Across the U.S. today, over 15% of homeowners owe more on their mortgage than what their home is actually worth. The real estate bubble burst over seven years ago, yet this fact is just the tip of the iceberg of how the so-called housing recovery has left many Americans behind.

Last month, real estate website released its quarterly Negative Equity report for the first quarter of 2015. The report finds that while the percentage of homes with negative equity -- when the mortgage is greater than the value of the house -- is half what it was at its peak in 2012, tremendous challenges remain.

A nationwide problem with a local twist
According to's report, there are 7.9 million underwater mortgages in the U.S. today. Of those, 52% are underwater by more than 20%.

Zillow economists predict home prices will appreciate by approximately 2% per year for the foreseeable future, meaning it will take at least through 2020, if not longer, for those nearly 4 million homeowners to reach the break-even point between their mortgage and home value.

The problem exists from coast to coast, but that doesn't mean it's evenly distributed. Hot economies, predictably, have a far lower rate of underwater mortgages than locales with struggling economies. 

Just 6.1% of mortgages in San Francisco, for example, are underwater. San Jose has the lowest rate in the nation, at just 3.8%. Austin, Texas; Houston, Texas; and Denver, Colorado all also report much better than average figures. 

On the other side of the coin, three of the top five highest percent metros are in the Midwest: Chicago at 23.7%, St. Louis at 20.4%, and Cleveland at 19.9%. 

Disproportionately bad for the poor
Digging into the numbers in the report a little deeper, it becomes clear that lower-income households are bearing the brunt of the slow recovery far more so than their wealthy counterparts. Zillow found that homes valued in the bottom one third of the market are three times more likely to be underwater that the highest-valued third.

Detroit is an excellent example of this phenomena. The city's bottom one third of housing, by value, has a huge negative equity rate of 46%. That compares with a 7% rate for the upper third. Likewise in Atlanta, where the bottom third also has a 46% rate versus just 10% for the upper third.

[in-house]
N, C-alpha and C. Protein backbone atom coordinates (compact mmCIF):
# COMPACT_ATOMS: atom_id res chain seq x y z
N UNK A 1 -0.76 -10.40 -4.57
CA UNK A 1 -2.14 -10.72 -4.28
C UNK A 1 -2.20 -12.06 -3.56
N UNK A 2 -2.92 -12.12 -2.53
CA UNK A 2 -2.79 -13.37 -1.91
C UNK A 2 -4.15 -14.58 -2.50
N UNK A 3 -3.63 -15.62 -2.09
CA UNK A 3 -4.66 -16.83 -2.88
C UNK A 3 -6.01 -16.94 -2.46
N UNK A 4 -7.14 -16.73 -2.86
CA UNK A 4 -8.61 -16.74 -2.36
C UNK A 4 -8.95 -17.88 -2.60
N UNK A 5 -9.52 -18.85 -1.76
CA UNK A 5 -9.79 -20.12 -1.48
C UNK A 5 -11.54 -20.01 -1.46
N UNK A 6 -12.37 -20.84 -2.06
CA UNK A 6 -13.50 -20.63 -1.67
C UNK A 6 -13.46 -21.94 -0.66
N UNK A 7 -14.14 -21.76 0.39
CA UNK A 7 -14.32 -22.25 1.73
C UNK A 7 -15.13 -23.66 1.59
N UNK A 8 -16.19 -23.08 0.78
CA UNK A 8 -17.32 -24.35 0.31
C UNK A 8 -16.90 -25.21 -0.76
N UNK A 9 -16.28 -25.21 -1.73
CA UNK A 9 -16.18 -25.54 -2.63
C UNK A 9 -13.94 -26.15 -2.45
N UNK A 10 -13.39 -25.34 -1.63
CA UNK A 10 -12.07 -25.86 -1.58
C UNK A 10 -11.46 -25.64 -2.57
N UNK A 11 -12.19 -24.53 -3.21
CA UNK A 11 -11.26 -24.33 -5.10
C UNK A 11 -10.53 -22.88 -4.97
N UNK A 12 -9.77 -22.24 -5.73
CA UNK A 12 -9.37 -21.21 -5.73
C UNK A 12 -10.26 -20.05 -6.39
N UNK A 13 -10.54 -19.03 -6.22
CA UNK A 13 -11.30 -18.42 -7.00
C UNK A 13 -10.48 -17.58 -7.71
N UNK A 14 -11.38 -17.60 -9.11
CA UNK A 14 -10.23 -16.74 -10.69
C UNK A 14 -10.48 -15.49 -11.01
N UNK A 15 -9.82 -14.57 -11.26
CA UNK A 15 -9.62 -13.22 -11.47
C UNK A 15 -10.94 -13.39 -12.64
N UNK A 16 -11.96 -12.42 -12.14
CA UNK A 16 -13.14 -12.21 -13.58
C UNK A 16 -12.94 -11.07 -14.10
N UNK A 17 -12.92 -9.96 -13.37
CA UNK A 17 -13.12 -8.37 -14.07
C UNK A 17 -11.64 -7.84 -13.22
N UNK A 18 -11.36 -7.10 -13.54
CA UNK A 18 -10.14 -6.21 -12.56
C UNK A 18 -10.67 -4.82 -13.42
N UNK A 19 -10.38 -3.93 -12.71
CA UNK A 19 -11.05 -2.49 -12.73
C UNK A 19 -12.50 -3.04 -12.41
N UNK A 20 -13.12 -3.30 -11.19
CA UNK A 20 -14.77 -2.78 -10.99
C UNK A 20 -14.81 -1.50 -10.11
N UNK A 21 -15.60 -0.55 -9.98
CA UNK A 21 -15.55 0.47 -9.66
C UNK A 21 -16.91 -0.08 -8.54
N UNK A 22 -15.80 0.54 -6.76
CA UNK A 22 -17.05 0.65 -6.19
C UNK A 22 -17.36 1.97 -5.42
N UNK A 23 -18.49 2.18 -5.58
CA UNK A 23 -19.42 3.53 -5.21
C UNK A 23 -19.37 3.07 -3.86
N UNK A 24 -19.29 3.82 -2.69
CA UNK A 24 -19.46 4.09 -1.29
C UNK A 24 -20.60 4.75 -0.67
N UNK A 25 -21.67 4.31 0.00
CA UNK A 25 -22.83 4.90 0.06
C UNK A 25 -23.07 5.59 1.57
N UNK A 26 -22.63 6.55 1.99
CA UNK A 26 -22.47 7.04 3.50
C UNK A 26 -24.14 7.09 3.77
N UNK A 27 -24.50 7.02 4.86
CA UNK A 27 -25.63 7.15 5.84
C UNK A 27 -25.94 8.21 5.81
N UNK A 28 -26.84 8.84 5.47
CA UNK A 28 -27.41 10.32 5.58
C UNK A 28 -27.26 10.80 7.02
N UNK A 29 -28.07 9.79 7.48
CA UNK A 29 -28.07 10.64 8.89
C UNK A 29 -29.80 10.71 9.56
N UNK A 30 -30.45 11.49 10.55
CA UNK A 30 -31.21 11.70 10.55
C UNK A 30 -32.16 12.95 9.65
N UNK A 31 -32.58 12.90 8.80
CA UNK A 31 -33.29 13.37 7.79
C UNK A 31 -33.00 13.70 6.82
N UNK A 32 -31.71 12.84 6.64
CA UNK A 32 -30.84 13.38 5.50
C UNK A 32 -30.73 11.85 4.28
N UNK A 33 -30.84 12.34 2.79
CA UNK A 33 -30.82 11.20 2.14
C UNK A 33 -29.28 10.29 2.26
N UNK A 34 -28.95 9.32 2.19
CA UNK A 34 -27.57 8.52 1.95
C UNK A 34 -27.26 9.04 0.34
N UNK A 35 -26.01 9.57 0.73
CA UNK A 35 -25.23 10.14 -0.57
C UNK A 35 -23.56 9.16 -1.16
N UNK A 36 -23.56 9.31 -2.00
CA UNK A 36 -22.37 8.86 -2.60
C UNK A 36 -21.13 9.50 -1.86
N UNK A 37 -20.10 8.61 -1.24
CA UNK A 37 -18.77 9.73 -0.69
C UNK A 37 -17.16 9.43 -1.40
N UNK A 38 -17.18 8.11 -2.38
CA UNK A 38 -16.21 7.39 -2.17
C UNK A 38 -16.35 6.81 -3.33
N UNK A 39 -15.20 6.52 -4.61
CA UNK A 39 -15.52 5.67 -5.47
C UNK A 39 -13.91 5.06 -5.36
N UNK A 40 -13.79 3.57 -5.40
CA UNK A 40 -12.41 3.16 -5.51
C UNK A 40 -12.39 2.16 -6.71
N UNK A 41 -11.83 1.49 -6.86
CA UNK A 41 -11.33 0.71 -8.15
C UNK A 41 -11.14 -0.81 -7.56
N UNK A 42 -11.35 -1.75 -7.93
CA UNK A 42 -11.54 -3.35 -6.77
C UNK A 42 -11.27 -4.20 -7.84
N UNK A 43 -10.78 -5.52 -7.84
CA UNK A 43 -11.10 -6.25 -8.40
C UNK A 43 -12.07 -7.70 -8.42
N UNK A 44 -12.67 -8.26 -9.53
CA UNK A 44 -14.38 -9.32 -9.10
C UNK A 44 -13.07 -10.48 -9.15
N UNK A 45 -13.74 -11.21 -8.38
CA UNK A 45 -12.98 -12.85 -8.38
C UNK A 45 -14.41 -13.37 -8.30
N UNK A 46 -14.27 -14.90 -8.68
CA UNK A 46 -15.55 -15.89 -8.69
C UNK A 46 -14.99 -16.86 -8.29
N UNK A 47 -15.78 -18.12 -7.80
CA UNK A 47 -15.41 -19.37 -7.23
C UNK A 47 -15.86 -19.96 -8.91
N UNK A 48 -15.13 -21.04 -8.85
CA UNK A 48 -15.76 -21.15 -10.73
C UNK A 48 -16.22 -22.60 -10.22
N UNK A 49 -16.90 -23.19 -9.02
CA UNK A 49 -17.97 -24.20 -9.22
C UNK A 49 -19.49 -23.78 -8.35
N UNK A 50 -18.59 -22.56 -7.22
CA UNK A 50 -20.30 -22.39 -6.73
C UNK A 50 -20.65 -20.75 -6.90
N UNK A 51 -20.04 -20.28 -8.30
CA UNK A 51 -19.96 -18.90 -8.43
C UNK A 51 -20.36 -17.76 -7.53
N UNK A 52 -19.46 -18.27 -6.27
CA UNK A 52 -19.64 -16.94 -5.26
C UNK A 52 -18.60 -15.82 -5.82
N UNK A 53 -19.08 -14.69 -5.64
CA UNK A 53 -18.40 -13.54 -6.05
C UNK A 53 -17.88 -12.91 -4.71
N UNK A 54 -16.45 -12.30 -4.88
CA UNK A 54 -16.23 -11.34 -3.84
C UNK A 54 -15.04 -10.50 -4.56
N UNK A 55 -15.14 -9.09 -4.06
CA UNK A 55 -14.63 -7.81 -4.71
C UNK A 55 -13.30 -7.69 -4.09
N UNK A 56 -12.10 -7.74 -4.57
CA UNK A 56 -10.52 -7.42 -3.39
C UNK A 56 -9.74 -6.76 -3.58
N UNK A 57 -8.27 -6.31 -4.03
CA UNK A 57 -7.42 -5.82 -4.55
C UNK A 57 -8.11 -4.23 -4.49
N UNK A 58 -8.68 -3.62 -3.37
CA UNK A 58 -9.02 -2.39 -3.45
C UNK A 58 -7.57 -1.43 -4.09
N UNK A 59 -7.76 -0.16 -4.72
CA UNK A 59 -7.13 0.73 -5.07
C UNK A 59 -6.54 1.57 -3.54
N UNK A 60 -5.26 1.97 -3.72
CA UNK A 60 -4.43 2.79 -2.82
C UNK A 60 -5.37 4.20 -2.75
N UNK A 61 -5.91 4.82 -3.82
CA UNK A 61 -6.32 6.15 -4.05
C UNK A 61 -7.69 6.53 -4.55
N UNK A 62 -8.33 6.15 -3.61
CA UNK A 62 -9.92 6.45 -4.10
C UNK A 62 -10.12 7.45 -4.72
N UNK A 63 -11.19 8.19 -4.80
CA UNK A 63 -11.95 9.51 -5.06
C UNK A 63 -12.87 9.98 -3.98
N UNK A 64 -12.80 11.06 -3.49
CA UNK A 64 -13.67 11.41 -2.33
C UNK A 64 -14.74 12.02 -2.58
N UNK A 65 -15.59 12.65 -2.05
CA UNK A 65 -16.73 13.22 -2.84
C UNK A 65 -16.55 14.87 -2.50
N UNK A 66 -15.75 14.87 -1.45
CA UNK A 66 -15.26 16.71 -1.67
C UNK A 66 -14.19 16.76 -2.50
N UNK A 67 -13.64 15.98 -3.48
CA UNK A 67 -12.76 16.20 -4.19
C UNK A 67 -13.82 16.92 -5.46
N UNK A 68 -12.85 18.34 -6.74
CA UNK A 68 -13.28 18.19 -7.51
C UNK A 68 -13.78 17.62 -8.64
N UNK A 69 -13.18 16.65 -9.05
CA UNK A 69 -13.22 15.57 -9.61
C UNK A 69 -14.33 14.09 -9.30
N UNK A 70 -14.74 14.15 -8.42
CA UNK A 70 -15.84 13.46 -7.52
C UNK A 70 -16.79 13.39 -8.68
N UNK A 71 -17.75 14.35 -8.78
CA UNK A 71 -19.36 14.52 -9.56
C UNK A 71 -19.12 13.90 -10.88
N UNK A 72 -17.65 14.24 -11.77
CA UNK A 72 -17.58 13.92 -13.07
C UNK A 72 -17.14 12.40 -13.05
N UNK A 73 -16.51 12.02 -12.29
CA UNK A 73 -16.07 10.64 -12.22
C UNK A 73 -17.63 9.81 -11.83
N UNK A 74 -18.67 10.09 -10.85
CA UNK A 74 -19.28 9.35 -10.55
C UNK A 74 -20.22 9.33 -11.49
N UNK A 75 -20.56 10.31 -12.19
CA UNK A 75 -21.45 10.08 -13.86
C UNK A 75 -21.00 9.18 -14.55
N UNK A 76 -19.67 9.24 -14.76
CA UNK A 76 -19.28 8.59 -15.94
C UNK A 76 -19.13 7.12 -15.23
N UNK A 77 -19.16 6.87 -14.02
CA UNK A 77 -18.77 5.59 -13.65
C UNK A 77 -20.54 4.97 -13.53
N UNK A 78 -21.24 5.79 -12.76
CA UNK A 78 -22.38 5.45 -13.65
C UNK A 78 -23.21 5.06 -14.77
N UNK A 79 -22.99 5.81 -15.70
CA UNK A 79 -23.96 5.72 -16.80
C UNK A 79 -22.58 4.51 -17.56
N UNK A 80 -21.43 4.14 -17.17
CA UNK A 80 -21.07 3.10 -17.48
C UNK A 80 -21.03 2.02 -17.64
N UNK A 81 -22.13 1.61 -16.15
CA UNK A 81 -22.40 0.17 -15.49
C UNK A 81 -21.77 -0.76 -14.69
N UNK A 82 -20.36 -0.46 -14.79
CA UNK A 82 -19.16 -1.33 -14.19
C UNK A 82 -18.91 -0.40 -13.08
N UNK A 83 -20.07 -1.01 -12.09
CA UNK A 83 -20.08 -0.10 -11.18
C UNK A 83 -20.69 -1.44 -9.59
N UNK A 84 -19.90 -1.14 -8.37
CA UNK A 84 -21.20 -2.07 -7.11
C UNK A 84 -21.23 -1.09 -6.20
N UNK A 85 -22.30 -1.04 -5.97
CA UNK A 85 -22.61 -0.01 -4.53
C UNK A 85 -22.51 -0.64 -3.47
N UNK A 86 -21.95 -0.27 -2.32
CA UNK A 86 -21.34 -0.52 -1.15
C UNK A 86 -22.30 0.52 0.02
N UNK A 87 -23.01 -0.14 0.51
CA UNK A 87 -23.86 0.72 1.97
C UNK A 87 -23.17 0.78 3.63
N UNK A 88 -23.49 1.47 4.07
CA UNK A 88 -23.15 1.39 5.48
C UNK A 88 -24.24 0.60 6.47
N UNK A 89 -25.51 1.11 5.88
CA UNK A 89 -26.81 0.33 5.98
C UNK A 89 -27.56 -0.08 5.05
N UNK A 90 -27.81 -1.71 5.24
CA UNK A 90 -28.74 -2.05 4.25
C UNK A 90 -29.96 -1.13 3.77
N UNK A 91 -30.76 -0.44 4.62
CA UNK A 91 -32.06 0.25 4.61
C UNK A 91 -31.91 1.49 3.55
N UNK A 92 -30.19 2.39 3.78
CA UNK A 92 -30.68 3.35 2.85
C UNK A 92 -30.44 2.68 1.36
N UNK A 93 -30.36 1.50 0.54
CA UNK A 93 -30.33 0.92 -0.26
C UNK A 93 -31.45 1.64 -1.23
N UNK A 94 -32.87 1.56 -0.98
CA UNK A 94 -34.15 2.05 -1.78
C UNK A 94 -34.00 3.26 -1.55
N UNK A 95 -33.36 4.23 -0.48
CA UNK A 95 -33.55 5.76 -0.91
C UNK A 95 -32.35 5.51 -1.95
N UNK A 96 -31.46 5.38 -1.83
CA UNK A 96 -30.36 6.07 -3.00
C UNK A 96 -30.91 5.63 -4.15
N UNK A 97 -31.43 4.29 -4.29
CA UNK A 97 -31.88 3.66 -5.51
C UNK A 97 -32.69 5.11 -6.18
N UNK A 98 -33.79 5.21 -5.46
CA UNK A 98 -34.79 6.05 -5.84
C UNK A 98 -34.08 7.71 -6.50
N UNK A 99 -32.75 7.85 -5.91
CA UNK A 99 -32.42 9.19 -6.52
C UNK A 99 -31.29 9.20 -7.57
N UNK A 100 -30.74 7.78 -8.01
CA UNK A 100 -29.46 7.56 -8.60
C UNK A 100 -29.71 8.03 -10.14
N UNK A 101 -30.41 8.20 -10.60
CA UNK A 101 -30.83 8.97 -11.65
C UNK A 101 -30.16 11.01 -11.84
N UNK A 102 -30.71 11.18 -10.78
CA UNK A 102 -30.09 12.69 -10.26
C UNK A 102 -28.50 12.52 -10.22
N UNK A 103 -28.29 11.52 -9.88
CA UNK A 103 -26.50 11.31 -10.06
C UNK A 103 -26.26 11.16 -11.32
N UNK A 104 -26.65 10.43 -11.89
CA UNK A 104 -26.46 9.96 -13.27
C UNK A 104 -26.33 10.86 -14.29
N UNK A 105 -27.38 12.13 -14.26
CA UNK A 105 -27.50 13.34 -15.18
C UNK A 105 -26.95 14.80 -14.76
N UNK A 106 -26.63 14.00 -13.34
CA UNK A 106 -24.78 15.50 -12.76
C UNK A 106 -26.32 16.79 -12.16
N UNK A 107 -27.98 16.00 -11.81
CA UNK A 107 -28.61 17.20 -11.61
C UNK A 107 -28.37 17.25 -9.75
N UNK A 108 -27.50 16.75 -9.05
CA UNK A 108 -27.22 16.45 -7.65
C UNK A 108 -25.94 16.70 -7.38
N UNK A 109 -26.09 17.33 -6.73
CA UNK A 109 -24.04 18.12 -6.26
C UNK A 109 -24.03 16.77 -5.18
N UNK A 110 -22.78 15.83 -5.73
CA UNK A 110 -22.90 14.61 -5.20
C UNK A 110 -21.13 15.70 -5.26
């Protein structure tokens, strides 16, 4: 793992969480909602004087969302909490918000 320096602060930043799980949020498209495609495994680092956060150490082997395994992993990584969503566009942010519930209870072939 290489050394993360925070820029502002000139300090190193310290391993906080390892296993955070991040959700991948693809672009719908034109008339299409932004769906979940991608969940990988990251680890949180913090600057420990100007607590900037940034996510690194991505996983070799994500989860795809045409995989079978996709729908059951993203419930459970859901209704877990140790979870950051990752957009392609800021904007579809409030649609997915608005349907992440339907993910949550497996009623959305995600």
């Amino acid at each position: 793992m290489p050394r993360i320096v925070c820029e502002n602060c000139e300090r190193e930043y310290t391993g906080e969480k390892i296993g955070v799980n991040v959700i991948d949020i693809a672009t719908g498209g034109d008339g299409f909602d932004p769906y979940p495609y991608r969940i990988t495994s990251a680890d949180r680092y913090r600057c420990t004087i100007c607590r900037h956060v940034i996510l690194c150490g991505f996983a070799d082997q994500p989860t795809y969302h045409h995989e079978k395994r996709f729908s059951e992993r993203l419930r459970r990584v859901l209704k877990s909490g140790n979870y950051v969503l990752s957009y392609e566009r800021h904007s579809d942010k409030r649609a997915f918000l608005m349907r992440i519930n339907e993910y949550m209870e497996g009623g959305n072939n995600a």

For the U.S. as a whole, 25% of the bottom tier of homes are underwater, compared to 8% for the top tier. 

Real economic consequences
For investors and the broader economy, this reality is a serious problem.

With the appreciation of home prices moving relatively slowly, it will take years for underwater homeowners to have enough value to break even on their homes. Worse yet, when you take into consideration the costs of selling your home -- sales commission, taxes, and so on -- home prices will have to rise between 30% and 40% just to realize any cash benefit to selling a home after expenses.

For existing homeowners, that means waiting years before home prices reach levels high enough to sell for a profit and buy a new home, or they must face the prospect of a foreclosure or a short sale to get out from underneath the mortgage.

It's also a big problem for current and future first-time home buyers because such a large percentage of lower-priced homes will be locked up for years to come as those existing homeowners wait to sell.

That will almost certainly dampen the housing market over the next decade, not to mention the pressure it puts on the banks that must then take losses on these loans in either a short sale or foreclosure situation.

Does this mean investors should avoid real estate altogether? No, I don't think so. However, investors shouldn't expect real estate and real estate related industries to fully recover anytime soon. The housing market may be recovering, but it is a long way from being completely healed.